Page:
Canon Bill Ritson writes:
THE Very Revd Colin Bruce Slee, who died on 25 November, aged 65, was one of the major figures in the Church of England of our time. He was an outstanding Sub-Dean of St Albans and Dean of Southwark, and was loved by many as a loyal friend and faithful pastor. A man of boundless energy, he was full of bounce and joie de vivre, good-hearted, hard-working, enthusiastic, outspoken, and ever valiant for truth and justice.
Fearless and brave, a big man with a big heart, he spoke out loud and clear (too loudly for some) for what he believed to be right. He was always genuinely pained when he saw fellow Christians excluding or diminishing others. Indeed, perhaps his greatest contribution to the life of the Church was his constant reminder to us all that the love of God is much broader than many Christians are often able to conceive.
He was born in London on 10 November 1945. His father was a policeman, and Colin was educated at Ealing Grammar School, King’s College, London, and St Augustine’s College, Canterbury, where he prepared for ordination. He was ordained deacon in 1970, and priest in 1971, beginning his ministry as a curate at St Francis’s, Heartsease, in the city of Norwich. While he was there, he became convinced that a great many people were sleeping rough in the city. His vicar was persuaded that there was a problem, and gave him permission to work at night to gather evidence. Colin discovered many people sleeping in doorways and other places, and sought support from the diocesan Bishop, Launcelot Fleming, and the Dean, Alan Webster, to approach the city council about the need for a night shelter. He and Webster then worked with the council to set up the first shelter in a redundant church, and from that beginning work with the homeless in the city grew and grew.
During his time at Heartsease, he married Edith, the stepdaughter of Sir Ronald Harris, First Church Estates Commissioner. He and Edith had been students together, and now formed a loving partnership that was to last for almost 40 years.
In 1973, he was appointed Chaplain of Girton, and Curate of Great St Mary’s in Cambridge, and then, to his great delight, was asked to be Tutor and Chaplain of his beloved King’s College, London, from 1976 to 1982. Here, as at Cambridge, he befriended and helped countless students, many of whom kept in touch throughout his life.
In 1982, when he was 36, the Bishop of St Albans, John Taylor, and the Dean, Peter Moore, were looking for a sub-dean of the Cathedral and Abbey Church. The Dean of King’s, Sydney Evans, told them that if they wanted a lion of a man, Slee was the man for them; and so he was appointed. He was ready to take on a demanding job, and at St Albans he carved out a name for himself as a prodigious worker and a strong pastor of the large congregation.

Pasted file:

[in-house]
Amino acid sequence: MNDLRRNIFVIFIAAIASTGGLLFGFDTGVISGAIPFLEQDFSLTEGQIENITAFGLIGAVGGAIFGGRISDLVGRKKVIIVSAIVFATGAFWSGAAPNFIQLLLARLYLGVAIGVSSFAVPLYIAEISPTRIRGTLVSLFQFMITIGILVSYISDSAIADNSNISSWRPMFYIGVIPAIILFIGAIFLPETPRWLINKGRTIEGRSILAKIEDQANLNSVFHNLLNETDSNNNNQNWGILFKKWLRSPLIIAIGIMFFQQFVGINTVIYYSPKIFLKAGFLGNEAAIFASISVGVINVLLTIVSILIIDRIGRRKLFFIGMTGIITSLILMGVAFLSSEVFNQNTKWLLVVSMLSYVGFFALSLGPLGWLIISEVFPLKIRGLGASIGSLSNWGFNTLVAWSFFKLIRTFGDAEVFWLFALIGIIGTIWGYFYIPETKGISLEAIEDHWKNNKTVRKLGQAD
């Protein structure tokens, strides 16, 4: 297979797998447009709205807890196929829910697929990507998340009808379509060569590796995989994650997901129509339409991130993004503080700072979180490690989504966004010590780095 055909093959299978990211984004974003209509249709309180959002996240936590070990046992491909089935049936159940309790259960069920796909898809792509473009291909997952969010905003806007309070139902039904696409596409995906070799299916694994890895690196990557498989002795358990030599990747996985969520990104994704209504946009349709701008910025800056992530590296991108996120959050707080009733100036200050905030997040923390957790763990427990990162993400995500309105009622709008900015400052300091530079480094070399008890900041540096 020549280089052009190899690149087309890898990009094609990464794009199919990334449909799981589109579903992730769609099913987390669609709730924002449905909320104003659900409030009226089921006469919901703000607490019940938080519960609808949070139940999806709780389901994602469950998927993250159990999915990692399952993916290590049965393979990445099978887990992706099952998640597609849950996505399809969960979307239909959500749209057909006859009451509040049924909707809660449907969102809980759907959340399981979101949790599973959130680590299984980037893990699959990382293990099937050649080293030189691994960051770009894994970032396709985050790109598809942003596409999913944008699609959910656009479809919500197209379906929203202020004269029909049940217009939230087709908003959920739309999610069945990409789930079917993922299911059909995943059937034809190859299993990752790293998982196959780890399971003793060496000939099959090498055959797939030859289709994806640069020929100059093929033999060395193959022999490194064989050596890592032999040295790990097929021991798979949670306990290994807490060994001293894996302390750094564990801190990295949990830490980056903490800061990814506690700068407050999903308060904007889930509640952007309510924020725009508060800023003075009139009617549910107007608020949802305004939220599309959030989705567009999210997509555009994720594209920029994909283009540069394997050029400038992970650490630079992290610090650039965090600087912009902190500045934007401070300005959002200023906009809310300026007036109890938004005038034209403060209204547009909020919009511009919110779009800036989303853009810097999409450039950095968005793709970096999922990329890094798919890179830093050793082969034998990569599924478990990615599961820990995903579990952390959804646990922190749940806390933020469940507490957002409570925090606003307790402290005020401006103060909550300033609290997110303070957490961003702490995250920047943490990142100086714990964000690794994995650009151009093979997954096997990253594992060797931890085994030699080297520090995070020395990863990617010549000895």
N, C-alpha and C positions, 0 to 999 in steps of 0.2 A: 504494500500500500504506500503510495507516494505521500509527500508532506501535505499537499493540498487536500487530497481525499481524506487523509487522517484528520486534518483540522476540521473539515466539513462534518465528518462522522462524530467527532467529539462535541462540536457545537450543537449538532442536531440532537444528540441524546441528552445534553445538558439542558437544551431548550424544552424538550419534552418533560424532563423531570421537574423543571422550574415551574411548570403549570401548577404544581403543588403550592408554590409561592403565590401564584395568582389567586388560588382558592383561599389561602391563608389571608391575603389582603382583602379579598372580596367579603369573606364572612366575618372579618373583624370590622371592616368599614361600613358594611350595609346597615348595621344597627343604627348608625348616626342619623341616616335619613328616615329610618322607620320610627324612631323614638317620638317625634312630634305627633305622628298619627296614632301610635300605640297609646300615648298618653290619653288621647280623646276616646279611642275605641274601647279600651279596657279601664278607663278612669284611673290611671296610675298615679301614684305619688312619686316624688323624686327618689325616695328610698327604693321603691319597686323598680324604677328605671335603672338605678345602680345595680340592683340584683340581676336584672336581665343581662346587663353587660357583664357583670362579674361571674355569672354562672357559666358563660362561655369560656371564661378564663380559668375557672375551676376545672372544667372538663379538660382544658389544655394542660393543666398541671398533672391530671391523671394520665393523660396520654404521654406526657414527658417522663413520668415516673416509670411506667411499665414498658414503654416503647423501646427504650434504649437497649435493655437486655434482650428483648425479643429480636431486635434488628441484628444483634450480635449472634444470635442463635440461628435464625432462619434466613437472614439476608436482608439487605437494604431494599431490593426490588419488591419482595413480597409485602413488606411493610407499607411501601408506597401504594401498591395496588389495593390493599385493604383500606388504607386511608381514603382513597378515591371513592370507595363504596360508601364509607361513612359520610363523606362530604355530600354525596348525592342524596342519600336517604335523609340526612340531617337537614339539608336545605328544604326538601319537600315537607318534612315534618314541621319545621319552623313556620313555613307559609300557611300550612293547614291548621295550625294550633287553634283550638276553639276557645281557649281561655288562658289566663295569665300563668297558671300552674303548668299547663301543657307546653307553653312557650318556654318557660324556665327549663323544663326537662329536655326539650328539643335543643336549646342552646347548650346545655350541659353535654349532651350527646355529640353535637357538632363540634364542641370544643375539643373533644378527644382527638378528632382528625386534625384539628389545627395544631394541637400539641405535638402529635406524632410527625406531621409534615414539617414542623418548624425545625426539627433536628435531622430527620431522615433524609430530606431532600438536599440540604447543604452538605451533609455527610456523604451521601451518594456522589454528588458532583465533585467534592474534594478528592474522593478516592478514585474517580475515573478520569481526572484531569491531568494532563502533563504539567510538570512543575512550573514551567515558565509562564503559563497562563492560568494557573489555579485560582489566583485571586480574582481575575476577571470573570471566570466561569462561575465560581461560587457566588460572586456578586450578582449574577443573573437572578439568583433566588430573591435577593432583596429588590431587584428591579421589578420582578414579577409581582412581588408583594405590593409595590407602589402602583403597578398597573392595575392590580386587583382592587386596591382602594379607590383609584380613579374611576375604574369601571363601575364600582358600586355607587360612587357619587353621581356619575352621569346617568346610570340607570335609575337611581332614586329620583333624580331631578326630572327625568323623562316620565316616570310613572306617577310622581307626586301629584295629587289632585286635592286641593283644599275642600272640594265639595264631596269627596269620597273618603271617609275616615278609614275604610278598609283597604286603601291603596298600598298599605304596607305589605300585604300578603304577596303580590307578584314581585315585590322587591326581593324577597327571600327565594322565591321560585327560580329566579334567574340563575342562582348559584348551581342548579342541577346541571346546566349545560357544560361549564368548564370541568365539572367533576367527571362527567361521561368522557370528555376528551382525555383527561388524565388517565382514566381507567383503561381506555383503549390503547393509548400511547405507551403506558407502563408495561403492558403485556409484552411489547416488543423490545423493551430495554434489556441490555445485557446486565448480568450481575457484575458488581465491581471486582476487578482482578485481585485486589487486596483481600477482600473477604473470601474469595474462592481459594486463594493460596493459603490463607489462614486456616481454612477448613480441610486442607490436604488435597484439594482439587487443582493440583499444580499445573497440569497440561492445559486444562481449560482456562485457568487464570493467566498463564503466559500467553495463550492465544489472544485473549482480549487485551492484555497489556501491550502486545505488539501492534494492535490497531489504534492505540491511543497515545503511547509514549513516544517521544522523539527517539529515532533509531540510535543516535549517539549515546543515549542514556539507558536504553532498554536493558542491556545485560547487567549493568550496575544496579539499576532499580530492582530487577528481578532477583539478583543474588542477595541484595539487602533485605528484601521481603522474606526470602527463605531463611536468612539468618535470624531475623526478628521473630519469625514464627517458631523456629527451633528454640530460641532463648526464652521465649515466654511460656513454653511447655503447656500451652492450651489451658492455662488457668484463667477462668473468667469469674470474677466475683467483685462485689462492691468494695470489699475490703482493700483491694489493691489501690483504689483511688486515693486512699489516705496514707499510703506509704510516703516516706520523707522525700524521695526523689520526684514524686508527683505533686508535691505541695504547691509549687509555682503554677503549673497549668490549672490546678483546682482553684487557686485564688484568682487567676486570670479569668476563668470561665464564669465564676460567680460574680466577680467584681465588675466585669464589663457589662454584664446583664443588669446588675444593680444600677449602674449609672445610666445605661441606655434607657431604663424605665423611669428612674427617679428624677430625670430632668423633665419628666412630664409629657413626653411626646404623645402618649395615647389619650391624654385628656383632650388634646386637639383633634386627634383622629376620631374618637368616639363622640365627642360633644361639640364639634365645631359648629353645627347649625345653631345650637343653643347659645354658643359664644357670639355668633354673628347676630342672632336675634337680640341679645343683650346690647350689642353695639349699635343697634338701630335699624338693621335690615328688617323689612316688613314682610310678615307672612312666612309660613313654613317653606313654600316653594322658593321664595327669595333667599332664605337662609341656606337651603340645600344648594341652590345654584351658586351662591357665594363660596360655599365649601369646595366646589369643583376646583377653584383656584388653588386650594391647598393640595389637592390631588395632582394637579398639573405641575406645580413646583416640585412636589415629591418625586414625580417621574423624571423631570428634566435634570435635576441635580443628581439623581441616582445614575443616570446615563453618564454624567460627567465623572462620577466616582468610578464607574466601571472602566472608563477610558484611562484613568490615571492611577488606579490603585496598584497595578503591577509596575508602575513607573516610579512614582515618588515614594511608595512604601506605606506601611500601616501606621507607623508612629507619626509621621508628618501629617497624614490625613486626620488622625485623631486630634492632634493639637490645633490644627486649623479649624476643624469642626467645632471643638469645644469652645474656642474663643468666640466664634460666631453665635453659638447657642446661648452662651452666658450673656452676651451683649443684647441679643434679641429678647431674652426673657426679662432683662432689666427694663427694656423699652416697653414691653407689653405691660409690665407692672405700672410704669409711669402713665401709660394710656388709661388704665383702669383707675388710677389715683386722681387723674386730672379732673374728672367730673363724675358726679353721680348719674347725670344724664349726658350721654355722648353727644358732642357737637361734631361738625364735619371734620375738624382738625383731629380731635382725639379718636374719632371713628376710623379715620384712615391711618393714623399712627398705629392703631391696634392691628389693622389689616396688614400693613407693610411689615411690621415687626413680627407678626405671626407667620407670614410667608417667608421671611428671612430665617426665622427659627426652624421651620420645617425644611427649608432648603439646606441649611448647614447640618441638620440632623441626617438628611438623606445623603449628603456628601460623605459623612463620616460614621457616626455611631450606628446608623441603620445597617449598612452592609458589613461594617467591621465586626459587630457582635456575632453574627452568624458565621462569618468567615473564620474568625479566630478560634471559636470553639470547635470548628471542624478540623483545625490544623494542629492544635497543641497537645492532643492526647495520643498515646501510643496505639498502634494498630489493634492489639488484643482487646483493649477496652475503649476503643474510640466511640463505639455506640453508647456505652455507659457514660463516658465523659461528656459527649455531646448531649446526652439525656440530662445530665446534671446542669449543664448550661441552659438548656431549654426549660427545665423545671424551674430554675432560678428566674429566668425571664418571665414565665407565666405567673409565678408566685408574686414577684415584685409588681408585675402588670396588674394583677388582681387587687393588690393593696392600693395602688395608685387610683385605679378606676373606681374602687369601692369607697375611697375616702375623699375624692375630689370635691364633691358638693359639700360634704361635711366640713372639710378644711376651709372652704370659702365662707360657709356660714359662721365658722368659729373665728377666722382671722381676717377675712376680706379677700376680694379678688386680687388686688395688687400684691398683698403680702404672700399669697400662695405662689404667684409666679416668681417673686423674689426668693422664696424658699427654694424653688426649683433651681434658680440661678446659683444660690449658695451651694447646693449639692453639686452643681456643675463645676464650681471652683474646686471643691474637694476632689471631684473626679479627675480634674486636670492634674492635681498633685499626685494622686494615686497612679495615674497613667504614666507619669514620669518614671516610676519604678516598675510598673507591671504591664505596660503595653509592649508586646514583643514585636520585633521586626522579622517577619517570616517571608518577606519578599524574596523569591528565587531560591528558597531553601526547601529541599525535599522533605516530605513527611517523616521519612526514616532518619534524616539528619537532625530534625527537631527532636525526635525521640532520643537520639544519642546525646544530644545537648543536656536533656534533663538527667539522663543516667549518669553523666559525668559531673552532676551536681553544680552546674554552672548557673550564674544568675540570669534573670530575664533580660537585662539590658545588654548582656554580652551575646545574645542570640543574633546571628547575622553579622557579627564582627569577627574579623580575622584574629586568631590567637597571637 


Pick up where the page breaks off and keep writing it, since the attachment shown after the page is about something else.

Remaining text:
At St Albans, he and Edith made their home open to everyone. All were welcome. Colin was a generous host and a great family man, devoted to his wife, and to their children, Ben, Ruth, and Rachel, and their two foster-children Sonia and Trevor, whom they later adopted. All five children were equally loved members of the family, and it was the importance of the family, and the family of the church, which led to his emphasis on inclusiveness throughout his life. Also, of course, his so-called “liberalism” in matters of justice and the inclusion of minorities was seen by himself as simple obedience to the gospel, and entirely in keeping with the traditionally generous and tolerant instincts of classical Anglicanism.
He made important innovations at St Albans Cathedral, where he was keen to have Christians involved in social issues, and the congregation was encouraged to respond.
He was always supportive and encouraging, spotting potential in people, and instilling in them a sense of confidence and taking great delight in seeing them succeed.
He worked hard to secure the appointment of a full-time education officer, and started an education centre, which still thrives, and thousands of schoolchildren explore the Abbey every year.
He also established a “root group”, which provided an opportunity for prospective ordinands to immerse themselves for a year in the life of the Abbey and the local community, as a way of helping to discern a sense of vocation, and to gain some experience before going to theological college. Two or three young people came to St Albans as “roots” every year.